Trump gets ready for first State of the Union address
-- In his first State of the Union address, President Trump is expected to touch on topics such as the nation's infrastructure, immigration and the economy as part of his effort to build a "safe, strong and proud America."
Trump is scheduled to address the nation at 6 p.m. Pacific time. The Democratic Party response will follow, led by Rep. Joe Kennedy of Massachusetts.
With the theme of the address "building a safe, strong and proud America," Trump will likely shine a light on his administration's accomplishments during its first year and lay out plans moving forward.
Trump's speech comes amid low approval ratings, battles with the media and continuing reports to emerge over his campaign's link to Russia during the 2016 election cycle.
Trump: "I wouldn't say I'm a feminist"
-- President Trump says he is not a feminist because he's not solely supportive of women, but rather of all people.
"No, I wouldn't say I'm a feminist," Trump told British journalist Piers Morgan when asked if he considers himself a feminist during an interview with British broadcaster ITV that aired Sunday. "That would be, maybe, going too far."
"I'm for women. I'm for men. I'm for everyone. I think people have to go out ... and they have to win," Trump said. "And women are doing great, and I'm happy about that."
Morgan asked Trump about his stance on the issue just days after thousands of marchers gathered in cities across the country to mark the one-year anniversary of the Women's March on Washington protesting Trump's presidency and stance on certain issues.
"You're always going to have marches," Trump said in response to a question about the movement by women. "The march, I guess, was a lot smaller than it was last year."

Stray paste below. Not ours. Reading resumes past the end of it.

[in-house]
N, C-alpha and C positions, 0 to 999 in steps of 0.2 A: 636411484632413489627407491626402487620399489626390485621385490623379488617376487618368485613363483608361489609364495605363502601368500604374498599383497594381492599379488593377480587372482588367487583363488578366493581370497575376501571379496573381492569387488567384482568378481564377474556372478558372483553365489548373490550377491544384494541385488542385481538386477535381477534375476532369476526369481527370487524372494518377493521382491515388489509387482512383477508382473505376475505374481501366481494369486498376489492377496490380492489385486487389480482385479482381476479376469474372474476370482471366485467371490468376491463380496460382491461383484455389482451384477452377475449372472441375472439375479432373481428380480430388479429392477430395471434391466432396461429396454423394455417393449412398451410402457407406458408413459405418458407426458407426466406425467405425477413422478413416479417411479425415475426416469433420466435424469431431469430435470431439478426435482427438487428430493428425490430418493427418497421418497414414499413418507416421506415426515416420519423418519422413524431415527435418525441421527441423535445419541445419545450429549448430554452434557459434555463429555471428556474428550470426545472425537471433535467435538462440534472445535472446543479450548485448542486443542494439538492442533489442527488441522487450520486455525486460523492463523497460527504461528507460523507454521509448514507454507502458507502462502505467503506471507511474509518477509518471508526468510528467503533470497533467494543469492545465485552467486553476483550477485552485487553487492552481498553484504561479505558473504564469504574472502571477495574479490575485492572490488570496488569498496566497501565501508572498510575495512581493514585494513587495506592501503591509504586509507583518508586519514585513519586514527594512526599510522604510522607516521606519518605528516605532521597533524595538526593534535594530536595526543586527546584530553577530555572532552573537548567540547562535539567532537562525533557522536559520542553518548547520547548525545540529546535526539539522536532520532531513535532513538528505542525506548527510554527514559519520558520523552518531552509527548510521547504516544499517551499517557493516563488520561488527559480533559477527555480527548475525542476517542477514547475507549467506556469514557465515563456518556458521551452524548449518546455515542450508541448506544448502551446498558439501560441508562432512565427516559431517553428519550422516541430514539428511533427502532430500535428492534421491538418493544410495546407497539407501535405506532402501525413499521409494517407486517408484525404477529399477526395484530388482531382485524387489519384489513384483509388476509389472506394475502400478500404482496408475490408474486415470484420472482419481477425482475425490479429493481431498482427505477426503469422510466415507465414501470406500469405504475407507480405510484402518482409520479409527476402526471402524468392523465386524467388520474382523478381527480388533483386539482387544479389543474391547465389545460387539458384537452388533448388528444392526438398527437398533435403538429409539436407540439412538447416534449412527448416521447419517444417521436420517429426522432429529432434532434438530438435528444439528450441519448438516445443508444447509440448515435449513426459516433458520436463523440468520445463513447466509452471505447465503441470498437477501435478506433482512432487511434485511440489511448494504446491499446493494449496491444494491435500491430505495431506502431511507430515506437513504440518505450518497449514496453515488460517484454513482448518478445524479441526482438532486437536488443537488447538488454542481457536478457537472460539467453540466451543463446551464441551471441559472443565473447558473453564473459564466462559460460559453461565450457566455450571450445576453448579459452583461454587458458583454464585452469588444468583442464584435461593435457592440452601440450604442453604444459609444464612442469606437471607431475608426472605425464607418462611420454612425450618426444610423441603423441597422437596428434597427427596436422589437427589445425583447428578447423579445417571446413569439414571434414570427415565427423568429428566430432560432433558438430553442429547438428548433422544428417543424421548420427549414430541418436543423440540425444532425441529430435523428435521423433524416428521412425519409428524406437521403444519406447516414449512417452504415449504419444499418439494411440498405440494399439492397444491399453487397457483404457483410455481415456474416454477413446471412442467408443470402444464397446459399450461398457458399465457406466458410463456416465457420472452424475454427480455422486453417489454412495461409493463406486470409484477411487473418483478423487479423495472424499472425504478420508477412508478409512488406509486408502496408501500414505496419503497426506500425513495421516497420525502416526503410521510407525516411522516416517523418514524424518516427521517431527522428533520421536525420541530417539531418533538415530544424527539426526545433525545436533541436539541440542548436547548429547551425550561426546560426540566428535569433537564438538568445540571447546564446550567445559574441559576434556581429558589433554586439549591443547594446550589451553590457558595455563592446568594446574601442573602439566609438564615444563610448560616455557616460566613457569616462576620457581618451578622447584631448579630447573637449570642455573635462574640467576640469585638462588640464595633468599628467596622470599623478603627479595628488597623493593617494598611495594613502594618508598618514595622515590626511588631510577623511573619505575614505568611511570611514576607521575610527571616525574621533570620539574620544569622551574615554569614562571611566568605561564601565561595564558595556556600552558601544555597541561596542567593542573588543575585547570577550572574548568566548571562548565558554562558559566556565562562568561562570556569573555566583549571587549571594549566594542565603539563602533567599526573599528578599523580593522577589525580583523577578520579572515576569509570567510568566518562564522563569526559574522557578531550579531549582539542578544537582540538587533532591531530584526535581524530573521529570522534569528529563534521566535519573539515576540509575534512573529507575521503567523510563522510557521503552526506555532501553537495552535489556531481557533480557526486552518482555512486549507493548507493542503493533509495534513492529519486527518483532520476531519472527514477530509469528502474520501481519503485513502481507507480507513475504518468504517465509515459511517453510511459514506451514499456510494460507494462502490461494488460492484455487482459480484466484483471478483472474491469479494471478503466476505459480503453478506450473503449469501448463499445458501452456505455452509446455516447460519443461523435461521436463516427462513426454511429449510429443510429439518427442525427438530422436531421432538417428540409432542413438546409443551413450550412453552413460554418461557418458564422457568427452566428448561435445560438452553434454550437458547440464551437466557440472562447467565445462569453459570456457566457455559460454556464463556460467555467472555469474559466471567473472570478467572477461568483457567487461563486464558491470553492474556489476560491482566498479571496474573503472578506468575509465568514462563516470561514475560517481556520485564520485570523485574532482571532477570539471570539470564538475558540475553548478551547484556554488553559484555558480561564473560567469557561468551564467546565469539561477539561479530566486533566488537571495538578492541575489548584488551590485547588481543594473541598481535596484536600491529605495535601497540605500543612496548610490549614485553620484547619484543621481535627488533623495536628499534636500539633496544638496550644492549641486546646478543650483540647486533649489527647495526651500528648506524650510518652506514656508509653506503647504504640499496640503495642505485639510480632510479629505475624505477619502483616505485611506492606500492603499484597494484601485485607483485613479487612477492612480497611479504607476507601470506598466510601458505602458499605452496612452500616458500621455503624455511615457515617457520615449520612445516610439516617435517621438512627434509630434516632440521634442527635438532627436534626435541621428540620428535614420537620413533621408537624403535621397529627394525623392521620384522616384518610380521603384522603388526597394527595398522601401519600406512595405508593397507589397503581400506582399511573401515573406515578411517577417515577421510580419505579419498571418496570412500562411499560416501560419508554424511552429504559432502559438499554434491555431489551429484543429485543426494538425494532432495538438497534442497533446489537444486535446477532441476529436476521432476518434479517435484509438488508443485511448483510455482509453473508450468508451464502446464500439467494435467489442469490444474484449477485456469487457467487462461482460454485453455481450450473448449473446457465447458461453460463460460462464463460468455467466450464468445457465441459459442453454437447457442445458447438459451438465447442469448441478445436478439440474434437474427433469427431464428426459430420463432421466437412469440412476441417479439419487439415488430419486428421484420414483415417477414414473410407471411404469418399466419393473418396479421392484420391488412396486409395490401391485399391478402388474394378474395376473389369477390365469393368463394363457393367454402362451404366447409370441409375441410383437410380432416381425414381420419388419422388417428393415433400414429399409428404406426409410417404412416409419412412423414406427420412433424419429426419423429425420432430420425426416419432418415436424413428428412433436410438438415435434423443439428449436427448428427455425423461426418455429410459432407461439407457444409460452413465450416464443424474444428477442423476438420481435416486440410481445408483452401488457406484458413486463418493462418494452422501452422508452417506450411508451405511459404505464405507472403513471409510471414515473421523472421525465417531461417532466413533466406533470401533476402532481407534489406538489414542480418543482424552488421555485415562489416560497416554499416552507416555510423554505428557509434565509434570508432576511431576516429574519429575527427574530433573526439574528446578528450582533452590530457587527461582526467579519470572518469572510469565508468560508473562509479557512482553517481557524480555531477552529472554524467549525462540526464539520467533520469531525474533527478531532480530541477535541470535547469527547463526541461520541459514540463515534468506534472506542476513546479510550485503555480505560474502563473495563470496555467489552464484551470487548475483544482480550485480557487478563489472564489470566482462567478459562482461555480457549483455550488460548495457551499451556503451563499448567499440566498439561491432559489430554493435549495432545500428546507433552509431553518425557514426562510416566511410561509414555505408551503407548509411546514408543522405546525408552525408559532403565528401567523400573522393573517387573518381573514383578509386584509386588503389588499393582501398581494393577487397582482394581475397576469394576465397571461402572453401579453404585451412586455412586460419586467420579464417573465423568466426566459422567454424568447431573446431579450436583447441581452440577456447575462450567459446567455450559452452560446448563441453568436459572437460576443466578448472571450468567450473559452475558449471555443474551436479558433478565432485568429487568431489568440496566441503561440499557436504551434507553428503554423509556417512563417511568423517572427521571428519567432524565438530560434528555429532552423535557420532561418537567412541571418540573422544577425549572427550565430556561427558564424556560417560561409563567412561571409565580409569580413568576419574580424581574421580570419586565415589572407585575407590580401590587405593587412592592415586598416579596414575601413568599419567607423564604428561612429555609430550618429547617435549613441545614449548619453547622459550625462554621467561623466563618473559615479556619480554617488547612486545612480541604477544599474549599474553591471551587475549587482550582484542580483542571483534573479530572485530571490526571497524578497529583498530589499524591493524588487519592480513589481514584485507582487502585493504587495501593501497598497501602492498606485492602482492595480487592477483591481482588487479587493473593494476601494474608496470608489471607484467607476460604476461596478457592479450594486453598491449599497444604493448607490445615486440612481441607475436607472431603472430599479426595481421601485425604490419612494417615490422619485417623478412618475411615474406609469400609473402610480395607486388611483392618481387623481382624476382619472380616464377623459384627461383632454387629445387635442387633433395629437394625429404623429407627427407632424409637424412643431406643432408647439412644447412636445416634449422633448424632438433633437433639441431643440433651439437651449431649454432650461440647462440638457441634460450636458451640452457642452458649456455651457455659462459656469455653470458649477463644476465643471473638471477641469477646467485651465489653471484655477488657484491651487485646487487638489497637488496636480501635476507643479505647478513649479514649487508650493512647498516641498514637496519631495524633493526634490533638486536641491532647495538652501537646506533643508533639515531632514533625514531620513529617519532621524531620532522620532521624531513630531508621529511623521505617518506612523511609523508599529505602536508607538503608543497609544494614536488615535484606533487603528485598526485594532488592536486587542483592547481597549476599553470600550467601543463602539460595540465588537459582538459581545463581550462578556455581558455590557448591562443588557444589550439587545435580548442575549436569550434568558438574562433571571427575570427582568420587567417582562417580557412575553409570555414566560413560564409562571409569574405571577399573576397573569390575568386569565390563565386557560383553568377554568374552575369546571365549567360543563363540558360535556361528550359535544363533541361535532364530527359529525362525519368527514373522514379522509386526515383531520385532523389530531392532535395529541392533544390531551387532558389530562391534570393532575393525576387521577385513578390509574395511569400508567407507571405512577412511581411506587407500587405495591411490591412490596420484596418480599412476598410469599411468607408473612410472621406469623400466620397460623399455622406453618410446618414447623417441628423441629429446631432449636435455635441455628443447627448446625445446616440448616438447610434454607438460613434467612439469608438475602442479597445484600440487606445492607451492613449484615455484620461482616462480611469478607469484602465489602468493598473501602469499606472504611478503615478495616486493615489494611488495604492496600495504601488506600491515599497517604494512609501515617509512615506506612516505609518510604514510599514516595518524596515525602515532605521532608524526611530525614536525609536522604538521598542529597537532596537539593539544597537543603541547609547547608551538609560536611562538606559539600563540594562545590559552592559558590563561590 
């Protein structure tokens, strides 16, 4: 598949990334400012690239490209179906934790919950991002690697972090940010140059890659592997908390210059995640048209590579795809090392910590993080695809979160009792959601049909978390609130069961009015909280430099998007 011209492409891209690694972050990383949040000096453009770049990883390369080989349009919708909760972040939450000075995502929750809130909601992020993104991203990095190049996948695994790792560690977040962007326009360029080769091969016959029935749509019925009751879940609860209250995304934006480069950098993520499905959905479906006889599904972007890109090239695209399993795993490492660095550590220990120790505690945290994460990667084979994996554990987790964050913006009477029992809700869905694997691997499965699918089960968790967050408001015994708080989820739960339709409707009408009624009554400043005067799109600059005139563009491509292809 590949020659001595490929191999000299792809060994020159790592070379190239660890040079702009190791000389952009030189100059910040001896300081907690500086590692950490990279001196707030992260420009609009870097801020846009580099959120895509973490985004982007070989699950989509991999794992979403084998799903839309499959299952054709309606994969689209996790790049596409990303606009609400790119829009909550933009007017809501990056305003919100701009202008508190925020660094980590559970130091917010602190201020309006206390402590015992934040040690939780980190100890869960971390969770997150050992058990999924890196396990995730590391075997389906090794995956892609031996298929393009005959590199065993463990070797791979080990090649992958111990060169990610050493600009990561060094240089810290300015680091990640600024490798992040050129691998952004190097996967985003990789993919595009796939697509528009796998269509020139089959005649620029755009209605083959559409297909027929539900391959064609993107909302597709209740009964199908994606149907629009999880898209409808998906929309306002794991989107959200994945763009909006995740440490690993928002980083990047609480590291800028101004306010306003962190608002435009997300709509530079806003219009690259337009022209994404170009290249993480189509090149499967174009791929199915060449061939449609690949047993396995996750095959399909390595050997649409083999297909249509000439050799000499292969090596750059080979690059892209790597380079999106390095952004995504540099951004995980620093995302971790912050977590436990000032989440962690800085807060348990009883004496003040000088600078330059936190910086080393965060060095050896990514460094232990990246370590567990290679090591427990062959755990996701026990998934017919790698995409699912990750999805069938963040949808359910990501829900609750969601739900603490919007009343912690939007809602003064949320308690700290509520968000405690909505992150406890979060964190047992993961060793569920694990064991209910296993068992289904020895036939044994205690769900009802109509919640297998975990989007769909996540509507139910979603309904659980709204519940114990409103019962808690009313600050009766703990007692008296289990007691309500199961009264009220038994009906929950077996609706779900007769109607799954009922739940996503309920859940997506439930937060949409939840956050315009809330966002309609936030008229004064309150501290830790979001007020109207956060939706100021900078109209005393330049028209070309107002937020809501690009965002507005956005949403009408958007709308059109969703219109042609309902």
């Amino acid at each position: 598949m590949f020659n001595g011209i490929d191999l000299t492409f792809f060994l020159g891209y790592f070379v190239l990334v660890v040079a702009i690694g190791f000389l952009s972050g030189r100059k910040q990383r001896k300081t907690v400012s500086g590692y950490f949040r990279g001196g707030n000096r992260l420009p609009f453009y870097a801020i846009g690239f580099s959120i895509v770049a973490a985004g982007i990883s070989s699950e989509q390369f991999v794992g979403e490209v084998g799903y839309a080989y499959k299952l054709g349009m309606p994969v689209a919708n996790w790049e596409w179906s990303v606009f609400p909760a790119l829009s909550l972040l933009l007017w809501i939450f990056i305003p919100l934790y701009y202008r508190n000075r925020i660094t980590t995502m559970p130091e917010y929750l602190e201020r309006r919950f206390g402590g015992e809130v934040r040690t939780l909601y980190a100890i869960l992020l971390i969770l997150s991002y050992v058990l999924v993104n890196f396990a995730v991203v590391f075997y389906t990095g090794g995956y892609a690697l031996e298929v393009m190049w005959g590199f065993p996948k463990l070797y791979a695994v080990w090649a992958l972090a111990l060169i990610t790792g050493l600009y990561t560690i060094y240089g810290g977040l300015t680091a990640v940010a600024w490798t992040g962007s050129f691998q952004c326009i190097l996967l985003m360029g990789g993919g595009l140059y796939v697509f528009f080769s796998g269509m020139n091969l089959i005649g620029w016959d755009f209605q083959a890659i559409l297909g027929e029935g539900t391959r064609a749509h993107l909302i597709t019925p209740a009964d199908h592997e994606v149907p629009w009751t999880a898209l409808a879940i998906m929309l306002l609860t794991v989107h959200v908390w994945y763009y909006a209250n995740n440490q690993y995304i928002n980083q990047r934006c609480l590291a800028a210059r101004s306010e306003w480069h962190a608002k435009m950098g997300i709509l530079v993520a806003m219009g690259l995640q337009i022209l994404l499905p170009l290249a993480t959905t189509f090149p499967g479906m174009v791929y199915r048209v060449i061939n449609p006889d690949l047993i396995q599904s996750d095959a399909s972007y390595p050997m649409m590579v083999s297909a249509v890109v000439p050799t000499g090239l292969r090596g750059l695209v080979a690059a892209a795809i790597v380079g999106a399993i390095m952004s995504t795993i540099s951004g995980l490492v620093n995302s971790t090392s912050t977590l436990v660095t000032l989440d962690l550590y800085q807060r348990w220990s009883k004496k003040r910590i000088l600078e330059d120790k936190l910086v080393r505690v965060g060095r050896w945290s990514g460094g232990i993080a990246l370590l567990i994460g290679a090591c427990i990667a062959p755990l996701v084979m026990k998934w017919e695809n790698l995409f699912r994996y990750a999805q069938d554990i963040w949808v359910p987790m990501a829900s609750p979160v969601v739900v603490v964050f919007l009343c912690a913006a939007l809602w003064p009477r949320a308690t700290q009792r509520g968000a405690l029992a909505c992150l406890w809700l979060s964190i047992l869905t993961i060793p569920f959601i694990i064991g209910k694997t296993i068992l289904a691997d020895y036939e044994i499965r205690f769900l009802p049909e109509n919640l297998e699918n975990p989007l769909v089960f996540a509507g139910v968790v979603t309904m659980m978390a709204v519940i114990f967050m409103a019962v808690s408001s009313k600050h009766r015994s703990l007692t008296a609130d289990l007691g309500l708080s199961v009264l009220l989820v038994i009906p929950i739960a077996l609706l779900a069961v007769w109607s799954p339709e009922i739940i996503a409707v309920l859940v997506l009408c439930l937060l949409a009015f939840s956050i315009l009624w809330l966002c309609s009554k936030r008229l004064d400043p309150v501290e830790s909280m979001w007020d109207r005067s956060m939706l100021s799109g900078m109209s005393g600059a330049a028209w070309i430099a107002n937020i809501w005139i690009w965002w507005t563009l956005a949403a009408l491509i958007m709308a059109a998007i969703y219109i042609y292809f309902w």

Collins: "Wouldn't hurt" for Congress to protect Mueller
-- Maine Republican Sen. Susan Collins said on Sunday that Congress should pass legislation to protect special counsel Robert Mueller following reports President Trump considered firing him last June.
But at the same time, Collins said in an interview on CNN's "State of the Union" that she ultimately had faith in Deputy Attorney General Rod Rosenstein, who has direct authority over the probe.
"It probably wouldn't hurt for us to pass one of those bills," Collins said, adding, "There are some constitutional issues with those bills, but it certainly wouldn't hurt to put that extra safeguard in place given the latest stories, but again, I have faith in the deputy attorney general."
Collins' comments came in response to news that last June Trump moved to fire Mueller, and that White House counsel Don McGahn refused the order. Collins said Sunday she understood the episode to be Trump having a "bad idea."
House Intel committee could vote on Nunes memo soon
-- The House Intelligence Committee could vote as early as Monday evening to publicly release the Republican memo alleging abuses of the Foreign Intelligence Surveillance Act.
The committee, which has posted a business meeting for 5 p.m. ET, has not yet said if it plans to vote Monday to release the memo spearheaded by Chairman Devin Nunes. A vote was expected as soon as this week.
The meeting is scheduled for "consideration of pending committee business and other matters." A committee spokesman did not immediately respond to requests for comment.
The Nunes memo alleges that the FBI abused the FISA surveillance law over its use of the opposition research dossier on Donald Trump and Russia as part of the case to obtain a FISA warrant for former Trump campaign foreign policy adviser Carter Page. It cites the role of Deputy Attorney General Rod Rosenstein and deputy FBI Director Andrew McCabe for their roles in overseeing aspects of the investigation, according to a source briefed on the matter.